Did billionaire spring prenup on bride days before wedding?


Many wealthy individuals in North Carolina and the rest of the country enter prenuptial agreements before marriage in order to protect their assets and income if the union should end in divorce. Instead of following the state’s equitable distribution laws, the prenuptial agreement sets the terms for how the marital property should be divided.

However, like other legal contracts, prenuptial agreements have to be executed properly in order to be upheld in court. Occasionally, prenuptial agreements are set aside because of fraud, duress or other unfair behavior. The agreements can also be tossed out if the judge deems them to be “unconscionable,” or so grossly unfair that the terms “shock the conscience.”

In the heated divorce between one of the country’s wealthiest couples — hedge fund magnate Ken Griffin and Harvard MBA Anne Dias Griffin — a judge will have to determine whether a prenup entered by the couple is legally enforceable. Under the terms of the contract, Dias Griffin would be entitled to only 1 percent of her husband’s wealth, which has been estimated at more than $5 billion.

In her recent divorce filing, Dias Griffin asked that the prenup be tossed out because she allegedly signed it under “duress and coercion” before the couple’s 2003 wedding. Specifically, Dias Griffin charges that her husband first showed her the agreement “shortly” before the wedding and did not disclose his financial details until days before the wedding.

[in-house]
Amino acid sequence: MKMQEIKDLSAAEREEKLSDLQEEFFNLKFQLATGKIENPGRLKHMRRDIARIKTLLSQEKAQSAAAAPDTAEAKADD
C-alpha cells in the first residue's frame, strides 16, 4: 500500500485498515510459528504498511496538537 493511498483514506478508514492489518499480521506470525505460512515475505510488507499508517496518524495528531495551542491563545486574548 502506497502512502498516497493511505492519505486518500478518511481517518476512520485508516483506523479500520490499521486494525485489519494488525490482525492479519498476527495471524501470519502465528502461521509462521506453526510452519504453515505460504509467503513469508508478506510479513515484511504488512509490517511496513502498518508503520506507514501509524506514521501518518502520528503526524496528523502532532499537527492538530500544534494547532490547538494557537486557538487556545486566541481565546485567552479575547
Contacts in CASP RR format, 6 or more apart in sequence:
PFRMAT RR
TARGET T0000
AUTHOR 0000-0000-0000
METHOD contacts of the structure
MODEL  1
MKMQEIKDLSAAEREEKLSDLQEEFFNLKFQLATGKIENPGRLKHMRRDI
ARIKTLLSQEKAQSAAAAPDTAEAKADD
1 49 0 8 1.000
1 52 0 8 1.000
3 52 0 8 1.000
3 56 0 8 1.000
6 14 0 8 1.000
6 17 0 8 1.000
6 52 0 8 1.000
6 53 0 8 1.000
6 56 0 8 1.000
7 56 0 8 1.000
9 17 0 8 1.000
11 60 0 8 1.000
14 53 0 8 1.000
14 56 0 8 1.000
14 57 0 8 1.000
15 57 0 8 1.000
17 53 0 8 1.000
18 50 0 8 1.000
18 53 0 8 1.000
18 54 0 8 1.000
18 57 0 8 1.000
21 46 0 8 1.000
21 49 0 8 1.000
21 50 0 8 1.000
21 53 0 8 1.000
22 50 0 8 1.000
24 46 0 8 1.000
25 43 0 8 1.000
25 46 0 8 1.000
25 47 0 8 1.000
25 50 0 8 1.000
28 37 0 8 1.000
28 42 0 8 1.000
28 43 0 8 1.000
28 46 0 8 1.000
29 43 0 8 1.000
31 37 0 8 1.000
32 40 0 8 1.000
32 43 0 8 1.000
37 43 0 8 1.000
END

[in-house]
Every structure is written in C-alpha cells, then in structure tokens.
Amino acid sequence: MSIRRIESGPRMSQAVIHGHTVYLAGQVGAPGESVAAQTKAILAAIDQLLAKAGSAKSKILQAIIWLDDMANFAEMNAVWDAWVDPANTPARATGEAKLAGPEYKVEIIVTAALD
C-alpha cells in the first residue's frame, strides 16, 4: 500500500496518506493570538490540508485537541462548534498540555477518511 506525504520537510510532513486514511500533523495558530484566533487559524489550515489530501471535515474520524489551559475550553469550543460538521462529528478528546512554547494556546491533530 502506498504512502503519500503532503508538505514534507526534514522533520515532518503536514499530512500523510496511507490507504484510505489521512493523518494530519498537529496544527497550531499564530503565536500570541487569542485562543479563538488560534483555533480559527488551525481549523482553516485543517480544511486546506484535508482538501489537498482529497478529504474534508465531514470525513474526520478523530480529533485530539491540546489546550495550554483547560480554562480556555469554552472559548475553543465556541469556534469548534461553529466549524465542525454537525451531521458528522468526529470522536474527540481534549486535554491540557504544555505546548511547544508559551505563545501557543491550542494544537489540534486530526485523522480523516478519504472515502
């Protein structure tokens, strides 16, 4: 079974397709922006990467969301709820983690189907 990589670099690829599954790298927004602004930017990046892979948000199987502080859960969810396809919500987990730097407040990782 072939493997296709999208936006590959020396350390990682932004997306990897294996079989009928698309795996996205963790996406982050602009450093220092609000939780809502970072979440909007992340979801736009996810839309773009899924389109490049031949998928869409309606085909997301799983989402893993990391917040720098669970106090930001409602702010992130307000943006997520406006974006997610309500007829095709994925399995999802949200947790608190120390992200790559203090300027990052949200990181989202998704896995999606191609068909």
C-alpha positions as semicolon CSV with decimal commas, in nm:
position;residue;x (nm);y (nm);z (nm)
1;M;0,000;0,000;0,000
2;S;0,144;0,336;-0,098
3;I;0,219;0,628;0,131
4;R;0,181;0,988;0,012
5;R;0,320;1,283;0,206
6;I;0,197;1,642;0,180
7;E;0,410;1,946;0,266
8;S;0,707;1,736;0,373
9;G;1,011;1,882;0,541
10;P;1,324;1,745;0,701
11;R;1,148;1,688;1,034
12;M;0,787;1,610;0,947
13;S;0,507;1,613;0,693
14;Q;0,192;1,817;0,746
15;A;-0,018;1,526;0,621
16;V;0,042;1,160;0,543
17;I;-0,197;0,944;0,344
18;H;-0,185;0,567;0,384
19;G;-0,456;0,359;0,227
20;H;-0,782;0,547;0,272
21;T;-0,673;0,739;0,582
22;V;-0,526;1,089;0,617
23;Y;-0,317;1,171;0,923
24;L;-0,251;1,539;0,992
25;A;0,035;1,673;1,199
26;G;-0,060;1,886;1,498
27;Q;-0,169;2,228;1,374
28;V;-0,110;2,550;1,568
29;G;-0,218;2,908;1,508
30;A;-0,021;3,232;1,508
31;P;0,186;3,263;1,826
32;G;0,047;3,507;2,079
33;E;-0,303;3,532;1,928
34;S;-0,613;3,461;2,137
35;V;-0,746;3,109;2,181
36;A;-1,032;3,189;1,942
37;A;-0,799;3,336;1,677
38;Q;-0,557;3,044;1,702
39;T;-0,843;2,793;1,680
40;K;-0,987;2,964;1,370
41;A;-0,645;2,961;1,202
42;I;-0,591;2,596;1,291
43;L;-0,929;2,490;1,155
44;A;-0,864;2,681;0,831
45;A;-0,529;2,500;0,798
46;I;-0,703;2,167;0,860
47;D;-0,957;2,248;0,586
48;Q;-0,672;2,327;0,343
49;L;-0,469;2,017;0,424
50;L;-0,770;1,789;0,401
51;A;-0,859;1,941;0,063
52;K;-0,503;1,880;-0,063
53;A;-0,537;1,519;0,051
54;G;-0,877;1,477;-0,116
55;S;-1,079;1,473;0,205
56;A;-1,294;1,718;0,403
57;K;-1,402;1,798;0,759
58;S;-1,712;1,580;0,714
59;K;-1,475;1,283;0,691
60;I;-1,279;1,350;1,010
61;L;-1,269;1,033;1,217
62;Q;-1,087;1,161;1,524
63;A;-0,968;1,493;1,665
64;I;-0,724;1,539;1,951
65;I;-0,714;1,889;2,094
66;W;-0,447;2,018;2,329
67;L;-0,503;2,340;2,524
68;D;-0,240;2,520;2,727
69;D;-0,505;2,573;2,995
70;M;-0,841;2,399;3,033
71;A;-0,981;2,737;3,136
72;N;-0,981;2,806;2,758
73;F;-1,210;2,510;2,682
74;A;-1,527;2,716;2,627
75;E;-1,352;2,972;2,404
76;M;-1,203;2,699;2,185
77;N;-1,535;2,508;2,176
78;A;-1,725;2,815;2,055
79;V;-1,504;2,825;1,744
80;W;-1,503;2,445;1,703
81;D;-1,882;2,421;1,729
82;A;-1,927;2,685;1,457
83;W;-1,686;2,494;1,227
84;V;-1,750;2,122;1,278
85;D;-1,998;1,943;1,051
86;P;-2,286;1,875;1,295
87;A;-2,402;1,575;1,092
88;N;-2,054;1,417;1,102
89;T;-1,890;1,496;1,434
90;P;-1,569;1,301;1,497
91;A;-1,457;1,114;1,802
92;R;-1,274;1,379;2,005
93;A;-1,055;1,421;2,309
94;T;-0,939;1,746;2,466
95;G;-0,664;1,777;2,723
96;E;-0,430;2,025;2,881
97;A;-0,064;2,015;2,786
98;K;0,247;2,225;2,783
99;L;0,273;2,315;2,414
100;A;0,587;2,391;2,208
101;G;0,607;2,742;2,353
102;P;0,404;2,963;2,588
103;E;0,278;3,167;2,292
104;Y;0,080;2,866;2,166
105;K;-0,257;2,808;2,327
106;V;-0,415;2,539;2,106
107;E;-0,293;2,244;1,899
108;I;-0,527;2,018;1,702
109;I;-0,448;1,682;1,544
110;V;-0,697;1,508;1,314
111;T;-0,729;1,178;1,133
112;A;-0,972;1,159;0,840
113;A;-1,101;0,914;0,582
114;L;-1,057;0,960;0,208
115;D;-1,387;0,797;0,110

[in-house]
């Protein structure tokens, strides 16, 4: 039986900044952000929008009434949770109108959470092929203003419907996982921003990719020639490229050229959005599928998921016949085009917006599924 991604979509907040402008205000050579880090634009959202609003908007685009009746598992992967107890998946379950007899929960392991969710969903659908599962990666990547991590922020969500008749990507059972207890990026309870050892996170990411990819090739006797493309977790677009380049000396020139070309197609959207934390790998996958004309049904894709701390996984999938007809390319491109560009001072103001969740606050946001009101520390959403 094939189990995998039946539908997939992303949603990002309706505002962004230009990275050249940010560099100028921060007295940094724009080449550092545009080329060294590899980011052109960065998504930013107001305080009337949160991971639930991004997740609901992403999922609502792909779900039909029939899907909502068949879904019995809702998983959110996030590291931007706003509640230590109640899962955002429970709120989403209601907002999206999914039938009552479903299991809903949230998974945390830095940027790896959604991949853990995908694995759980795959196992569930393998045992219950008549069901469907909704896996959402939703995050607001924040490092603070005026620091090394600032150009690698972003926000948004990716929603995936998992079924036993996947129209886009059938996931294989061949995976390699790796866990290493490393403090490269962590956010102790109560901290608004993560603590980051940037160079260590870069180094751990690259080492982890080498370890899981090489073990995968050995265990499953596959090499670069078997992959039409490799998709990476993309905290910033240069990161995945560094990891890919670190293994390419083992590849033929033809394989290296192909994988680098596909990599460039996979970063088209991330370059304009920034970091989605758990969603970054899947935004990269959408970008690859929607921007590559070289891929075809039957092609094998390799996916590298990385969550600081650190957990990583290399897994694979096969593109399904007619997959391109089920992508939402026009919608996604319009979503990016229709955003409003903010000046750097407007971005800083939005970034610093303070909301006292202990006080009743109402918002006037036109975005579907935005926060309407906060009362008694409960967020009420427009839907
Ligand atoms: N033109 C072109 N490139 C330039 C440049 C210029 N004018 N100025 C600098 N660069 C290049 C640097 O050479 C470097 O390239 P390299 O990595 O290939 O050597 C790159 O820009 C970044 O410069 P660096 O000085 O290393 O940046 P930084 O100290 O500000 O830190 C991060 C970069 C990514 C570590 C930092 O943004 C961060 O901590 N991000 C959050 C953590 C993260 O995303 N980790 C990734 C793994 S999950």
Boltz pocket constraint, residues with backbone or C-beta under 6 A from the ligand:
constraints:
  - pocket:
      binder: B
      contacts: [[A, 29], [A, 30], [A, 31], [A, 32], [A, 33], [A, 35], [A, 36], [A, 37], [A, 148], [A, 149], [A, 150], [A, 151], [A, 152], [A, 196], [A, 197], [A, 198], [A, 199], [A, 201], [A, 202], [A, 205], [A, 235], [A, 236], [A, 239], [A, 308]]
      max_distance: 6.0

She also alleges that the couple attended therapy at Griffin’s suggestion with a psychologist who told her that she was being “difficult” and urged her to sign the prenup. Dias Griffin said she learned later that her husband had a professional relationship with the psychologist in the past.

The law makes clear that both parties must have sufficient time to review the contract before the wedding date with attorneys on their own behalf. If what Dias Griffin alleges is true, it is possible that the prenup could be thrown out and she could be entitled to billions. However, Griffin’s lawyer called the allegations “salacious and simply untrue” in a statement.

A judge will have to get to the bottom of the truth.

Source: The New York Times, “Anne Griffin Seeks to Void Prenuptial Agreement With Ken Griffin,” Michael J. De La Merced, Sept. 2, 2014